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Malaysia Seven-man Federal Court bench hearing ‘Allah’ case today

Discussion in 'Breaking News' started by spnadmin, Mar 5, 2014.

  1. spnadmin

    spnadmin United States
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    Jun 17, 2004
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    Seven-man Federal Court bench hearing ‘Allah’ case today



    An unprecedented seven-man Federal Court bench has been constituted to hear the Catholic Church's leave application on the "Allah" case today, which will begin shortly.

    Chairing the bench is Chief Justice Tun Arifin Zakaria.

    Others are Tan Sri Raus Sharif, Tan Sri Zulkefli Ahmad Makinuddin, Tan Sri Richard Malanjum, Tan Sri Suriyadi Halim Omar, Datuk Zainun Ali and Datuk Jeffrey Tan Kok Hwa.

    Leave applications and appeals are normally heard by a five-member bench.

    Only on two occasions in the past had a seven-member panel been constituted to hear dadah-trafficking cases involving important legal principles.

    In early February, the church sent a letter to Arifin to convey its request for a full panel comprising of Muslim and non-Muslim judges be constituted to hear its arguments.

    The church also wants a panel comprising of judges who reflected the nation's multiracial and multi-religious diversity, given the nature of the issues raised.

    "This is because fundamental constitutional provisions relating to state religion, freedom of minority religion, freedom of expression, which have far-reaching consequences for Malaysians of all races and religions, will be raised," according to a letter sighted by The Malaysian Insider.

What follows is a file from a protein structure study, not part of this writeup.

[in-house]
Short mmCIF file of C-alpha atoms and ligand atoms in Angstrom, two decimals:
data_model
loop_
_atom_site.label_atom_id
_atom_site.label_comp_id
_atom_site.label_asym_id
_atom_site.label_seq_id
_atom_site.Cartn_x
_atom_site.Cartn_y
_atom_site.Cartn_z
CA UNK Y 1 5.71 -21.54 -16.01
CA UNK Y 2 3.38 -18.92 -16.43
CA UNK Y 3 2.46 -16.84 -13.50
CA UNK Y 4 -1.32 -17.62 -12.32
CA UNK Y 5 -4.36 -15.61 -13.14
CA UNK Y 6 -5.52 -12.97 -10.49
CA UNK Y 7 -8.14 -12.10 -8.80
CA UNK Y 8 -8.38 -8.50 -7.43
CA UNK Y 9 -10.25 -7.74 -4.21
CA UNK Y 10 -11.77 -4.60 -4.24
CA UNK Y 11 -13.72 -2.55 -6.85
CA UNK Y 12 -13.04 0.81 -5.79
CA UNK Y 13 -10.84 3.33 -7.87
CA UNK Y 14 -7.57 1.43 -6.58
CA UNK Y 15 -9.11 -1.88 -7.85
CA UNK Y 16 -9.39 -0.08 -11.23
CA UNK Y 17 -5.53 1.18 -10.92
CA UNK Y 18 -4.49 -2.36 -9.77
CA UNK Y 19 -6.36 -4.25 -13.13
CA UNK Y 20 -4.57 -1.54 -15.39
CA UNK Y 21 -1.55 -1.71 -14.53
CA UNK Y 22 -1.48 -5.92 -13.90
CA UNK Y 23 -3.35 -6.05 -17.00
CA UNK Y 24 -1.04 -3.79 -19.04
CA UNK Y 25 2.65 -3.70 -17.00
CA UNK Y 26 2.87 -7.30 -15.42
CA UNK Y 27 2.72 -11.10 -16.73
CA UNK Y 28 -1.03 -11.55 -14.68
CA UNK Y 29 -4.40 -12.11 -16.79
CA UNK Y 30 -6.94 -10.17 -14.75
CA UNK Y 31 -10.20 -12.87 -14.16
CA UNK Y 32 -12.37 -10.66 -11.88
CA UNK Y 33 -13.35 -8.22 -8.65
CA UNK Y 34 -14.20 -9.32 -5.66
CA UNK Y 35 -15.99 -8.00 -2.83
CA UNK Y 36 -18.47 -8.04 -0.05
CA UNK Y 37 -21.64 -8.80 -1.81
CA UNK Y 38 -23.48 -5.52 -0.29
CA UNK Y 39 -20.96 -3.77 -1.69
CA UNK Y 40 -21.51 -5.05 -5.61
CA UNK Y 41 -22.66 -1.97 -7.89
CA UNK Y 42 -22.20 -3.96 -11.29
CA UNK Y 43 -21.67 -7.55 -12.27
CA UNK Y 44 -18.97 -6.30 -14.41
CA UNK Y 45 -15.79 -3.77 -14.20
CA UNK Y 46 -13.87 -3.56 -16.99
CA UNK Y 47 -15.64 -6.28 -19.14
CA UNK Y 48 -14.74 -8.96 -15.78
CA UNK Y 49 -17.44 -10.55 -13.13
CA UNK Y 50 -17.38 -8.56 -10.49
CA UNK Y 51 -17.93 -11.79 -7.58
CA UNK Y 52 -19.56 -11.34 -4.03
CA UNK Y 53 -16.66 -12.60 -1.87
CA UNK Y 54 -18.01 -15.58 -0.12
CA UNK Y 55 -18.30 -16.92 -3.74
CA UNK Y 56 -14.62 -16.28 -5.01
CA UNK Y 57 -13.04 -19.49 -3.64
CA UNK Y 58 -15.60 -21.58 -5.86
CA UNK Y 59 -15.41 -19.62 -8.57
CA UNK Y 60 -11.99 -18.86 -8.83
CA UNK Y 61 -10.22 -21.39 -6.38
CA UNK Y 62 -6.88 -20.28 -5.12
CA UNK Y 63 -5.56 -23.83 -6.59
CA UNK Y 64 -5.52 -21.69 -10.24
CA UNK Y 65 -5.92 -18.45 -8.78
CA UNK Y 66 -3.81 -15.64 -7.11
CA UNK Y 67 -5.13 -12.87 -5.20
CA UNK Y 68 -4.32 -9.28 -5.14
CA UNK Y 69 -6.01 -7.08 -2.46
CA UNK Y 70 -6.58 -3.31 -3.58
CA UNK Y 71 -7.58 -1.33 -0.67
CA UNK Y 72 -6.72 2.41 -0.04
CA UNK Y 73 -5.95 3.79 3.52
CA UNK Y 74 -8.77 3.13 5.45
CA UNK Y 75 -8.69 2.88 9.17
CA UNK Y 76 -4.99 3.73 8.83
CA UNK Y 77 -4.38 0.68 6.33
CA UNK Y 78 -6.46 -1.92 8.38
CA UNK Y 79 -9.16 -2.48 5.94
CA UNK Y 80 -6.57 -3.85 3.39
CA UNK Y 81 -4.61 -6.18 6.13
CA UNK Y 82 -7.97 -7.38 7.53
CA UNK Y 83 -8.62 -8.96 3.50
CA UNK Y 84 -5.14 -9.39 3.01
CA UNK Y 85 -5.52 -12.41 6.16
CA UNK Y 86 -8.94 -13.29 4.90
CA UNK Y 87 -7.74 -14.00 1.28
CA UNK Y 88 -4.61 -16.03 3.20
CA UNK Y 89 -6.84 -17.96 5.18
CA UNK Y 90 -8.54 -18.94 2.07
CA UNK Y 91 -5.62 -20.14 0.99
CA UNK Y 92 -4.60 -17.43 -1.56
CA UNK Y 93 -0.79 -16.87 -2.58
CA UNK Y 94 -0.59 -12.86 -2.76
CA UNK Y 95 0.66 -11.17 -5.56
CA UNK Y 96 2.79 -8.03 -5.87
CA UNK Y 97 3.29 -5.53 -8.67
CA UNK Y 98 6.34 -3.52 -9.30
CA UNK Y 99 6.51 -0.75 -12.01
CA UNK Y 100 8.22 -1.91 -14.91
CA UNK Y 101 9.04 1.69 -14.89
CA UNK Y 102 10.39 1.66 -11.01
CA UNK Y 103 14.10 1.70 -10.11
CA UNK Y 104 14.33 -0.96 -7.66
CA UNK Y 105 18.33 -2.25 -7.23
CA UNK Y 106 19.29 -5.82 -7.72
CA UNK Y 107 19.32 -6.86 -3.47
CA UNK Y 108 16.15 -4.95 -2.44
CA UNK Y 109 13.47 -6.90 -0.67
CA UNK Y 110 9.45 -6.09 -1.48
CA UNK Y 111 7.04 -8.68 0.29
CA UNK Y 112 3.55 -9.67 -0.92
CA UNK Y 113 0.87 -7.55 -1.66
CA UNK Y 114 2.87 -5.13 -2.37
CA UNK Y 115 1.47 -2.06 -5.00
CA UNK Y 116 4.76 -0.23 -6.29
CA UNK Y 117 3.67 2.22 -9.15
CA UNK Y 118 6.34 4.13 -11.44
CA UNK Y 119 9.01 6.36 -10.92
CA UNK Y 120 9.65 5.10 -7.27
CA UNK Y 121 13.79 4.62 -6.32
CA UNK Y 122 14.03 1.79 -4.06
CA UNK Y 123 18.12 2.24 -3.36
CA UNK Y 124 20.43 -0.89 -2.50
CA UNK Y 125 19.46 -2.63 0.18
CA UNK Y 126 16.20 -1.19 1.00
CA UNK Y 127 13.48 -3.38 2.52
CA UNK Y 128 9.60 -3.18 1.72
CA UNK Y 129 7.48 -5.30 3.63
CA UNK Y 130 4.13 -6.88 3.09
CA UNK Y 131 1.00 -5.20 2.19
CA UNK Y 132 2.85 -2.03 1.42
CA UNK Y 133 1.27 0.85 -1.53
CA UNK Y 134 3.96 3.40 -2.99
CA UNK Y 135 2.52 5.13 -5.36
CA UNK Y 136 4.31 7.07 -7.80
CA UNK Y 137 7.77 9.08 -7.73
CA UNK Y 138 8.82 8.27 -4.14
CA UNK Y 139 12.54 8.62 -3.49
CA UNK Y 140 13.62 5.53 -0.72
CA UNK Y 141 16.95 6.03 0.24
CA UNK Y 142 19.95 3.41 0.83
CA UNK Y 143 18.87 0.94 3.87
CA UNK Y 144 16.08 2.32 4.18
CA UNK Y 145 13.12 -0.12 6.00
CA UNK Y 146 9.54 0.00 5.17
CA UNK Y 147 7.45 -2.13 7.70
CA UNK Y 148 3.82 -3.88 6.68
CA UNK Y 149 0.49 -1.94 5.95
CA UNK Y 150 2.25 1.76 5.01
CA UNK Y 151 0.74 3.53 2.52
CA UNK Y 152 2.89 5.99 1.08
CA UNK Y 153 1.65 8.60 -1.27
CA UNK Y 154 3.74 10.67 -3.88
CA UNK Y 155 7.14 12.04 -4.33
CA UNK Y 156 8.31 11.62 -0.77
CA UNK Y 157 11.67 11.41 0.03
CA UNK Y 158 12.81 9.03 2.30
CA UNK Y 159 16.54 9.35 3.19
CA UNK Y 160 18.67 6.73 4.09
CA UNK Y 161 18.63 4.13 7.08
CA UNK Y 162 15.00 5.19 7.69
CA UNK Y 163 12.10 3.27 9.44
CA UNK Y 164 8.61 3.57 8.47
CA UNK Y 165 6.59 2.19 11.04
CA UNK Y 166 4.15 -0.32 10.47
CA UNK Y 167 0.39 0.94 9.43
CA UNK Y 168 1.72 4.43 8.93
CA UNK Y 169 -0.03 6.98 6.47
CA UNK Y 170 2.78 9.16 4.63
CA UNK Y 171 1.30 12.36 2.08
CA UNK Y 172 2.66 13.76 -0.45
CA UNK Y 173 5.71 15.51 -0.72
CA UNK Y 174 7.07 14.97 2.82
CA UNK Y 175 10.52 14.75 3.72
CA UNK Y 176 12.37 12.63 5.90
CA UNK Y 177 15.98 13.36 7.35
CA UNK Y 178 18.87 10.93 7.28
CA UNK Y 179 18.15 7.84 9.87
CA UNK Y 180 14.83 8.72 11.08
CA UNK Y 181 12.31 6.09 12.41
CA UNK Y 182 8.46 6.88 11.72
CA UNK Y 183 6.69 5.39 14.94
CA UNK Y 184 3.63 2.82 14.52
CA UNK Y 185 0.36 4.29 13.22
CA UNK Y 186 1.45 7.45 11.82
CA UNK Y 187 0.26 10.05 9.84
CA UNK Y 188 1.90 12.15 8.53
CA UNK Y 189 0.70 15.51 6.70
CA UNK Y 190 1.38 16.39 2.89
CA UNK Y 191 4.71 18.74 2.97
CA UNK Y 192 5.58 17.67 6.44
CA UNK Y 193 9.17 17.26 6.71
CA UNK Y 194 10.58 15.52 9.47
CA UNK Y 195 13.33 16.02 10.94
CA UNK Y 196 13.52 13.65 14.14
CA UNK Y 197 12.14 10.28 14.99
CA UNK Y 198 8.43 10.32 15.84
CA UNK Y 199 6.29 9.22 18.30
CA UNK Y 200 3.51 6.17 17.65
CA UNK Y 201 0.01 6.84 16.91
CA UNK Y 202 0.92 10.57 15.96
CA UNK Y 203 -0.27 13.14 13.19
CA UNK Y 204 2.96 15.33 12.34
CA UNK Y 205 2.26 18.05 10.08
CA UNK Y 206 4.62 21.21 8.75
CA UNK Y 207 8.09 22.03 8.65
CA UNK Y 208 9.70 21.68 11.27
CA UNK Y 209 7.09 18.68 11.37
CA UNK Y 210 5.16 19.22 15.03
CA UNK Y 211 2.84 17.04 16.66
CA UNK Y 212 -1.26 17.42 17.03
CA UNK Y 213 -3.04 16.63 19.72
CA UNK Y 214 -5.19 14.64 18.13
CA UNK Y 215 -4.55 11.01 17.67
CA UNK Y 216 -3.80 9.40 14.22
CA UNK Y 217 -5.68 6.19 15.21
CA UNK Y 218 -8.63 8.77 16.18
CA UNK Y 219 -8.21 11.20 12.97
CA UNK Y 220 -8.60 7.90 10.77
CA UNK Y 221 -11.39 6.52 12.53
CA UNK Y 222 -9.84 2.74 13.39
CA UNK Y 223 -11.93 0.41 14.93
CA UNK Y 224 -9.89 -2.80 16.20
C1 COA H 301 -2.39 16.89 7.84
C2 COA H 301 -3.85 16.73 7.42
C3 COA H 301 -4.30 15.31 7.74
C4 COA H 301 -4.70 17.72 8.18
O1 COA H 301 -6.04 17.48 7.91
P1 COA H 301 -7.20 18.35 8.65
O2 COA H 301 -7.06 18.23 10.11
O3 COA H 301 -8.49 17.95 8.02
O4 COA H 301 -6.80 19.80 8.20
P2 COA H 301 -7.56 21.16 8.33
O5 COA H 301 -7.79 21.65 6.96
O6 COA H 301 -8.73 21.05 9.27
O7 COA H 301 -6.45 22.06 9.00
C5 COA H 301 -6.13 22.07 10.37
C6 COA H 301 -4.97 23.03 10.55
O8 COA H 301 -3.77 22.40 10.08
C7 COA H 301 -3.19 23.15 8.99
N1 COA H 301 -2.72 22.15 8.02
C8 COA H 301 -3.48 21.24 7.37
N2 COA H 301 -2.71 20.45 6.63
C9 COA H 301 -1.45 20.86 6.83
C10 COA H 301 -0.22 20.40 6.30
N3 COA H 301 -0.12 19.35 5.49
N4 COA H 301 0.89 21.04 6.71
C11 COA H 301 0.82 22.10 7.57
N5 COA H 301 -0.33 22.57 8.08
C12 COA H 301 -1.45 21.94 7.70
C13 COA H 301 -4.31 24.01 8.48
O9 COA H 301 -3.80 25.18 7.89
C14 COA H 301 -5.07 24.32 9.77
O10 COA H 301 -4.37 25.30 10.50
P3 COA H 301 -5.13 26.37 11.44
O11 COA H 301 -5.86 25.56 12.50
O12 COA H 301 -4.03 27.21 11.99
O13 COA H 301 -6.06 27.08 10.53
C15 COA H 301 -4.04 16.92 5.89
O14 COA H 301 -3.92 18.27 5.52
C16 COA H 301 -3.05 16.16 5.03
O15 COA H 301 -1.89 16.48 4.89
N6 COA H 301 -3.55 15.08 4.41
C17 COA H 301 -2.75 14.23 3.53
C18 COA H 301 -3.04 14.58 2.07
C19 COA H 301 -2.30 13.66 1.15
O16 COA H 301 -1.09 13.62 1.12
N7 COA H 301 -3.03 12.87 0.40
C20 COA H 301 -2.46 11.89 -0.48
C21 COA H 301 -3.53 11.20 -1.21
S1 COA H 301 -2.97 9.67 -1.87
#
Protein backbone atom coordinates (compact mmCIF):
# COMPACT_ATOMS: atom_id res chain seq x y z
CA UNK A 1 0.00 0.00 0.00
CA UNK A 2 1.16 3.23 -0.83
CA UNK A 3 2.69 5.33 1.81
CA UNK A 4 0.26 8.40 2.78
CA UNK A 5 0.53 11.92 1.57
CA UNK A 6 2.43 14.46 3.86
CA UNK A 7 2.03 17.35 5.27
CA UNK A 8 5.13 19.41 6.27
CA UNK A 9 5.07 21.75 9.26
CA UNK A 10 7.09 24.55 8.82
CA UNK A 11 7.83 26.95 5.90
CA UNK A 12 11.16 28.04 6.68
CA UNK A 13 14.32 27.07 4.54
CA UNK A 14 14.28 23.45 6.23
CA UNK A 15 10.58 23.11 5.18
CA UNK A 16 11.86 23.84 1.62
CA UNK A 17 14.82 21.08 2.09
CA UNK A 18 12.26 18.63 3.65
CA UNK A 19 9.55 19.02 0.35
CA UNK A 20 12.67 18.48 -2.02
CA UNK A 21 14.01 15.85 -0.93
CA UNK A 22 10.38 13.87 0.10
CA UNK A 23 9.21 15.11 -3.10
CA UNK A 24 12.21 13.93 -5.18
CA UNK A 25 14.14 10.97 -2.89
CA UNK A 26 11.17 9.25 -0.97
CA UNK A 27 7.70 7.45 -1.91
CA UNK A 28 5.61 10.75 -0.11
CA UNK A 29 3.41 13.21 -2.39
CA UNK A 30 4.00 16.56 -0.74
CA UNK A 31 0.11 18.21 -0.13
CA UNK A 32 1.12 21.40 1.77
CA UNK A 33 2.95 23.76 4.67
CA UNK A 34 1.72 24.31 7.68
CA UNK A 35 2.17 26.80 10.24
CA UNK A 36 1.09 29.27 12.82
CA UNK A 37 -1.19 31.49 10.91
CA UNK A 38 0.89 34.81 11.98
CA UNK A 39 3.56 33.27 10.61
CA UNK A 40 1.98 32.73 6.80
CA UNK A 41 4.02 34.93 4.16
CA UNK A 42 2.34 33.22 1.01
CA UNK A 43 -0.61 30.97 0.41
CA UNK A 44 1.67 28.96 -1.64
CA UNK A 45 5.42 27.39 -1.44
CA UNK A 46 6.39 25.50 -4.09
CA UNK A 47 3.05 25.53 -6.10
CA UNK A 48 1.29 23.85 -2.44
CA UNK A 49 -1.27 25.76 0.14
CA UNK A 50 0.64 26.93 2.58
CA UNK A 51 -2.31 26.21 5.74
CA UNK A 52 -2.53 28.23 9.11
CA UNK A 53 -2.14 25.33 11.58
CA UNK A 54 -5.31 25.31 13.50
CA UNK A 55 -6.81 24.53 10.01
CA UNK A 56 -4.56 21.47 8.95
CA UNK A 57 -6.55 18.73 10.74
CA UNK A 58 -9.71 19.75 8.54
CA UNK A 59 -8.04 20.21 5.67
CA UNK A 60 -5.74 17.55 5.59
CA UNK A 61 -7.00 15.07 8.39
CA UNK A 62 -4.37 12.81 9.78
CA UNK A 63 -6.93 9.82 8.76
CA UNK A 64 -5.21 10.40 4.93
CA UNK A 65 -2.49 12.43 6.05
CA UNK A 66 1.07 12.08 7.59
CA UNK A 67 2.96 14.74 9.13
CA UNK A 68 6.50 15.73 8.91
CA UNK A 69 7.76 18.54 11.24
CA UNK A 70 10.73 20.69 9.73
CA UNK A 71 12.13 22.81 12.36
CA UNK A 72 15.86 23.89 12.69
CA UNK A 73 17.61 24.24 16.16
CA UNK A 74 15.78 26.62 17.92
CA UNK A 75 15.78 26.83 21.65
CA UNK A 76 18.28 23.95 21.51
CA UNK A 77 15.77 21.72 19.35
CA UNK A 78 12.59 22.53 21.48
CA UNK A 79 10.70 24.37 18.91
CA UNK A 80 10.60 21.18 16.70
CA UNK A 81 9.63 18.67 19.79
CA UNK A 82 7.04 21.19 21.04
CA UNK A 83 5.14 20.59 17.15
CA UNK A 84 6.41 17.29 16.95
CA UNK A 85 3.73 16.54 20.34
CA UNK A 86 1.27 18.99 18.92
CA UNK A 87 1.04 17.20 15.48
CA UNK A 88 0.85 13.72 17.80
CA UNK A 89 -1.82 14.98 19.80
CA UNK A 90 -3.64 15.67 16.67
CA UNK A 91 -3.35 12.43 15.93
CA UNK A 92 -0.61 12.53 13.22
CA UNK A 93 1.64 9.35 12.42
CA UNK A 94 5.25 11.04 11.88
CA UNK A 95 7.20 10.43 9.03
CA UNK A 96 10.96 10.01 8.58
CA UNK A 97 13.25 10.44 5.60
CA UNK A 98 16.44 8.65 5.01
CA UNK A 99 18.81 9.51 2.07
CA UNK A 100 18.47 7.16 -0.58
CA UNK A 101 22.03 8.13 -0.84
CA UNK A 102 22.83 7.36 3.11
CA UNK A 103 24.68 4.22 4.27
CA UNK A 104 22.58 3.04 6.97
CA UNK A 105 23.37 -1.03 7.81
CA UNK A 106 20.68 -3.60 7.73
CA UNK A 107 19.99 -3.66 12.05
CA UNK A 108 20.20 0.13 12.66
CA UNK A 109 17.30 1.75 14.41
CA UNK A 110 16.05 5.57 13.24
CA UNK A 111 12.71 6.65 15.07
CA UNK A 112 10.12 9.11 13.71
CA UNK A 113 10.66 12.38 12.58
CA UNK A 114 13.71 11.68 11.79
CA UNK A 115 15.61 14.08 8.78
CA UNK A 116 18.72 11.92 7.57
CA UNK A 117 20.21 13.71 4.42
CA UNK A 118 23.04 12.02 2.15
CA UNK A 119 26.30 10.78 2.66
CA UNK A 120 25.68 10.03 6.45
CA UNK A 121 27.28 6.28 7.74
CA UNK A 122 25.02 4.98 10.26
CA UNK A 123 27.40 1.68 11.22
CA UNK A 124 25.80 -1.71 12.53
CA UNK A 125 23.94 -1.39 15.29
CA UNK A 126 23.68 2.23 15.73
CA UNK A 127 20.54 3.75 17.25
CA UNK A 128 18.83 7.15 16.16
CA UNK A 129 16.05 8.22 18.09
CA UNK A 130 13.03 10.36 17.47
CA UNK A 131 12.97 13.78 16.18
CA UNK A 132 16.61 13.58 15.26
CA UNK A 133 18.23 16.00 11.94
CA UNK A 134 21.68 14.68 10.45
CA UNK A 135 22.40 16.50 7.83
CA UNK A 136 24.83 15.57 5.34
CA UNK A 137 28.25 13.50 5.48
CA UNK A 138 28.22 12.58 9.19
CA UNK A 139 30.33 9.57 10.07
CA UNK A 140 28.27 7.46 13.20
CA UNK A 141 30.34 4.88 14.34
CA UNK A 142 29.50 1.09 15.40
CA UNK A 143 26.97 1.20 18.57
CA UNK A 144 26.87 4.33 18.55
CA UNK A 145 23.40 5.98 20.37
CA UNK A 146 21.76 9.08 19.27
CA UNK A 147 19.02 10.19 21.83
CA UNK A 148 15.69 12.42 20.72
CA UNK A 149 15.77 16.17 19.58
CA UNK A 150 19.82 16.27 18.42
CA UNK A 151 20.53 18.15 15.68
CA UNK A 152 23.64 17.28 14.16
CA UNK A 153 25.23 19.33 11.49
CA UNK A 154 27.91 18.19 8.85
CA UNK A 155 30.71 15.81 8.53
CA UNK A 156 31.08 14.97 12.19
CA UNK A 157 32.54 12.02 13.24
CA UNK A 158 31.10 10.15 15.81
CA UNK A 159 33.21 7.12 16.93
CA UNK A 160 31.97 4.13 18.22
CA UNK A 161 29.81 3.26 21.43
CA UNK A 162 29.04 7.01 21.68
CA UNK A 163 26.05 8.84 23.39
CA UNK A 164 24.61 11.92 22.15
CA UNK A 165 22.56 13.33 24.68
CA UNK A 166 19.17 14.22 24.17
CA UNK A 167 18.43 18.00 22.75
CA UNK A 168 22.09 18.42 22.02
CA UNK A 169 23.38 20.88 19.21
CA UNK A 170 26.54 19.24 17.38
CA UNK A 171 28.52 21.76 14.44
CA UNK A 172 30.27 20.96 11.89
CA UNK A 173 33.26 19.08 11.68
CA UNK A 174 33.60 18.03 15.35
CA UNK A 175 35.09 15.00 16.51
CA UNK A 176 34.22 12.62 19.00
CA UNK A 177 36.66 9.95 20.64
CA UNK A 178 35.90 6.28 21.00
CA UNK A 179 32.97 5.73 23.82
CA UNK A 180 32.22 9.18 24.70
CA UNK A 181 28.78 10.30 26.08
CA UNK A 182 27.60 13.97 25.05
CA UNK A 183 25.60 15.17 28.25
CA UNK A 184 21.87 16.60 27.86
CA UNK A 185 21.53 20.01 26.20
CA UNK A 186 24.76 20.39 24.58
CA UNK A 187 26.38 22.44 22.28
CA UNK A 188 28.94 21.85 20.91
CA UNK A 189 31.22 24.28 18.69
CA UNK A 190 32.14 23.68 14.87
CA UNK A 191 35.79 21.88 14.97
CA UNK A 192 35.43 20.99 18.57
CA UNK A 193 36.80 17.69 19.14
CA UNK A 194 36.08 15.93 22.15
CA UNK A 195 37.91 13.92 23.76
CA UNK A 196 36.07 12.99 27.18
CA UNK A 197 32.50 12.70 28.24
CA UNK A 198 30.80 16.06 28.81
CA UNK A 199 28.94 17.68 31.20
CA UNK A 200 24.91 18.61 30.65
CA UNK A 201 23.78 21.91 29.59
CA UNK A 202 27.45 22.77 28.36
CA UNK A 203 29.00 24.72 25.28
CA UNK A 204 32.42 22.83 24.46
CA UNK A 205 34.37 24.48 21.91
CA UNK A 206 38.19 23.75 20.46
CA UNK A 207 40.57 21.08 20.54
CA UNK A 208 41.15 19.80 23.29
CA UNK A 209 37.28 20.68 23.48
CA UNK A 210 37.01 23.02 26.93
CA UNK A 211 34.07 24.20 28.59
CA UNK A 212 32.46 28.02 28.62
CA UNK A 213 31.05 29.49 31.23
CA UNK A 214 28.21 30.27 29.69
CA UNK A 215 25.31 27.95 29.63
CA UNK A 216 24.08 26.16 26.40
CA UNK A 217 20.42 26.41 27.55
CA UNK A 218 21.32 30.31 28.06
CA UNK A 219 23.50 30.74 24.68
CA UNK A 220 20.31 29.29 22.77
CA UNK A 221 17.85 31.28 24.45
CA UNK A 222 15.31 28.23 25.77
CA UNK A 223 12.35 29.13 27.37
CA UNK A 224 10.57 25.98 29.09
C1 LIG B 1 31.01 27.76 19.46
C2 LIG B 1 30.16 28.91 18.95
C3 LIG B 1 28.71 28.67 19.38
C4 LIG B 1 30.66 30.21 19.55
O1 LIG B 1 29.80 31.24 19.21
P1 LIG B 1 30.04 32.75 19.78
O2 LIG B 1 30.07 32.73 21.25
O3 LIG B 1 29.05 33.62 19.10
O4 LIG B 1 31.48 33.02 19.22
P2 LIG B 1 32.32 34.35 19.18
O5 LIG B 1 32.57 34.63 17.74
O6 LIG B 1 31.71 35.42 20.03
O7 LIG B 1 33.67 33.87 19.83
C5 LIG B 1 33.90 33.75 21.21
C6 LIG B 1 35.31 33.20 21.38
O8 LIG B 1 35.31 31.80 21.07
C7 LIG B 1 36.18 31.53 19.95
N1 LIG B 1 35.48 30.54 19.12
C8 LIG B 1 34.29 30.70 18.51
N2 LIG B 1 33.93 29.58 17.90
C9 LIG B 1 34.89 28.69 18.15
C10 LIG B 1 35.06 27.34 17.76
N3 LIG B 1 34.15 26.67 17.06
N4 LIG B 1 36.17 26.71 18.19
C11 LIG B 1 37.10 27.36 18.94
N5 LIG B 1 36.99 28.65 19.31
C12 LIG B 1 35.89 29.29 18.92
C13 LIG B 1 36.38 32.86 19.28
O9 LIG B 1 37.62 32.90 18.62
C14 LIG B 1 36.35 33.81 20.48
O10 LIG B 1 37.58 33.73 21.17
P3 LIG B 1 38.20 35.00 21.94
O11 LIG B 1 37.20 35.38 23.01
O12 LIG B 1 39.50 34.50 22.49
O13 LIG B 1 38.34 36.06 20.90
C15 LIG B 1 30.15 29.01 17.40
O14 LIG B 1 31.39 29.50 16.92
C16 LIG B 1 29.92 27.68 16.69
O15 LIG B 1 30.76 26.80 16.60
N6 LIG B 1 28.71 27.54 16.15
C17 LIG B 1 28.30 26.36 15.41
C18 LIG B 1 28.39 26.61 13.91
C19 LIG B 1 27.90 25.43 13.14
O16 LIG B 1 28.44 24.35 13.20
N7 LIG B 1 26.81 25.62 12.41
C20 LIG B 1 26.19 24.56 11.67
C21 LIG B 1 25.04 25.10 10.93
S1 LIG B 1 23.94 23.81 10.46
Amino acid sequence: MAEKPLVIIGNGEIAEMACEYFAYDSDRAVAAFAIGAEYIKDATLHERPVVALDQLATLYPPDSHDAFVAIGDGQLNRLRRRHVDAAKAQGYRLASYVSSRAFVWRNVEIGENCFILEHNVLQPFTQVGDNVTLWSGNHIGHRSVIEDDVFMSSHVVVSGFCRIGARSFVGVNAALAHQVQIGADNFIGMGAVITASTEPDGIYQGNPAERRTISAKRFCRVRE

The church has submitted 26 questions on the Constitution, administrative law as well as the power of the court to allow the home minister to ban the use of a theological word.

    These questions were part of the application filed by lawyers for the church, seeking leave to appear before the Federal Court to challenge the Court of Appeal's ruling on the "Allah" issue.

    On October 14, a three-member bench led by Datuk Seri Mohamed Apandi Ali – which allowed Putrajaya's appeal to ban the Herald from using the word "Allah" – said there was a 1986 directive by the Home Ministry that prohibited non-Muslim publications from using four words: "Allah", "Kaabah", "Solat" and "Baitullah".

    Apandi in his judgment said the reason for the prohibition was to protect the sanctity of Islam and prevent any confusion among Muslims.

    He also ruled that if the word was allowed to be used by Christians, it could threaten national security and public order.

    Furthermore, the court said the prohibition was reasonable on grounds that the word "Allah" was not an integral part of the Christian faith and practice.

    The decision sparked an outcry among Christians and other non-Muslims in both the peninsula and Sabah and Sarawak.

    Church groups and MCA have also sent lawyers to hold watching brief of the proceedings today.

    Gan Peng Siew, a former vice president, is representing the party while Syahredzan Johan is appearing for the Malaysian Bar Council.

    Other organisations represented are the Commonwealth Law Association; Malaysian Consultative Council of Buddhism, Christianity, Hinduism, Sikhism and Taoism; World Council of Churches; Christian Federation of Malaysia; Council of Churches Malaysia; Sidang Injil Borneo (peninsula); Sidang Injil Borneo (Sabah); Sidang Injil Borneo (Sarawak); Association of Churches of Sarawak; and Sabah Council of Churches‎.

    Six religious councils and the Malaysian Muslim Association are joining Putrajaya to oppose the church's leave application.

    The courtroom was packed with court staff and policemen adding chairs to accommodate the public who included diplomatic officers from foreign embassies. – March 5, 2014.
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